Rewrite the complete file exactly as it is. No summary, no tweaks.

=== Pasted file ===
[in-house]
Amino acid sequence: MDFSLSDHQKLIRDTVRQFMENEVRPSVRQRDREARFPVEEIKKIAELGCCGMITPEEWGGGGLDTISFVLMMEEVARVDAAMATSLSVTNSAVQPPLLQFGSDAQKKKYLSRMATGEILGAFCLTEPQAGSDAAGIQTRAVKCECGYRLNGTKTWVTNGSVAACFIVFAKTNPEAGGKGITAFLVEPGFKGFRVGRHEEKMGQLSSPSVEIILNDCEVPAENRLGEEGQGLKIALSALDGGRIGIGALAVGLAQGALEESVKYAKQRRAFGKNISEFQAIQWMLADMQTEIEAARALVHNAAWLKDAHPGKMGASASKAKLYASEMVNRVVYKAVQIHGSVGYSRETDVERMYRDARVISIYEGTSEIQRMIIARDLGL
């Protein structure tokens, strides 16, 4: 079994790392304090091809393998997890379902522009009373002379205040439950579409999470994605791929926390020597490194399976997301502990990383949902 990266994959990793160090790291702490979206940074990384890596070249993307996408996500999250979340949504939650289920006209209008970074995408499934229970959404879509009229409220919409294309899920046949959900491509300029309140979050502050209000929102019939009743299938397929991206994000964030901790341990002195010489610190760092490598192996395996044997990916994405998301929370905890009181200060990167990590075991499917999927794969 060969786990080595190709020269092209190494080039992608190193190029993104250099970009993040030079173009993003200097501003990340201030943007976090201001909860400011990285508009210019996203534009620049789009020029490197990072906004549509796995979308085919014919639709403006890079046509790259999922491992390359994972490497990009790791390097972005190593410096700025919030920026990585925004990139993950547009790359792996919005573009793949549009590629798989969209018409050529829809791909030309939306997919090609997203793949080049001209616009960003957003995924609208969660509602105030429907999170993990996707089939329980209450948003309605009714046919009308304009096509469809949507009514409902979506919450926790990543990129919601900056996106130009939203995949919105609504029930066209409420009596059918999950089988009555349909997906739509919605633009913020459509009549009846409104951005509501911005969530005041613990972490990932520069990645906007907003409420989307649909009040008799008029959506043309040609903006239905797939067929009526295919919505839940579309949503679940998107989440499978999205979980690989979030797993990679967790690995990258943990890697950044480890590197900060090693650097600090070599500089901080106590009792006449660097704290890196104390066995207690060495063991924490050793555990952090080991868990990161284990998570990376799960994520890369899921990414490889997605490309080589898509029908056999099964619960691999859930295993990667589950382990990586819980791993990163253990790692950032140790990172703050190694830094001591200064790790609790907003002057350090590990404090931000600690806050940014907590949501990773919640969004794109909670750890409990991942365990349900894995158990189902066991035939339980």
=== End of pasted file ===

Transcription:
[in-house]
Amino acid sequence: MDFSLSDHQKLIRDTVRQFMENEVRPSVRQRDREARFPVEEIKKIAELGCCGMITPEEWGGGGLDTISFVLMMEEVARVDAAMATSLSVTNSAVQPPLLQFGSDAQKKKYLSRMATGEILGAFCLTEPQAGSDAAGIQTRAVKCECGYRLNGTKTWVTNGSVAACFIVFAKTNPEAGGKGITAFLVEPGFKGFRVGRHEEKMGQLSSPSVEIILNDCEVPAENRLGEEGQGLKIALSALDGGRIGIGALAVGLAQGALEESVKYAKQRRAFGKNISEFQAIQWMLADMQTEIEAARALVHNAAWLKDAHPGKMGASASKAKLYASEMVNRVVYKAVQIHGSVGYSRETDVERMYRDARVISIYEGTSEIQRMIIARDLGL
């Protein structure tokens, strides 16, 4: 079994790392304090091809393998997890379902522009009373002379205040439950579409999470994605791929926390020597490194399976997301502990990383949902 990266994959990793160090790291702490979206940074990384890596070249993307996408996500999250979340949504939650289920006209209008970074995408499934229970959404879509009229409220919409294309899920046949959900491509300029309140979050502050209000929102019939009743299938397929991206994000964030901790341990002195010489610190760092490598192996395996044997990916994405998301929370905890009181200060990167990590075991499917999927794969 060969786990080595190709020269092209190494080039992608190193190029993104250099970009993040030079173009993003200097501003990340201030943007976090201001909860400011990285508009210019996203534009620049789009020029490197990072906004549509796995979308085919014919639709403006890079046509790259999922491992390359994972490497990009790791390097972005190593410096700025919030920026990585925004990139993950547009790359792996919005573009793949549009590629798989969209018409050529829809791909030309939306997919090609997203793949080049001209616009960003957003995924609208969660509602105030429907999170993990996707089939329980209450948003309605009714046919009308304009096509469809949507009514409902979506919450926790990543990129919601900056996106130009939203995949919105609504029930066209409420009596059918999950089988009555349909997906739509919605633009913020459509009549009846409104951005509501911005969530005041613990972490990932520069990645906007907003409420989307649909009040008799008029959506043309040609903006239905797939067929009526295919919505839940579309949503679940998107989440499978999205979980690989979030797993990679967790690995990258943990890697950044480890590197900060090693650097600090070599500089901080106590009792006449660097704290890196104390066995207690060495063991924490050793555990952090080991868990990161284990998570990376799960994520890369899921990414490889997605490309080589898509029908056999099964619960691999859930295993990667589950382990990586819980791993990163253990790692950032140790990172703050190694830094001591200064790790609790907003002057350090590990404090931000600690806050940014907590949501990773919640969004794109909670750890409990991942365990349900894995158990189902066991035939339980």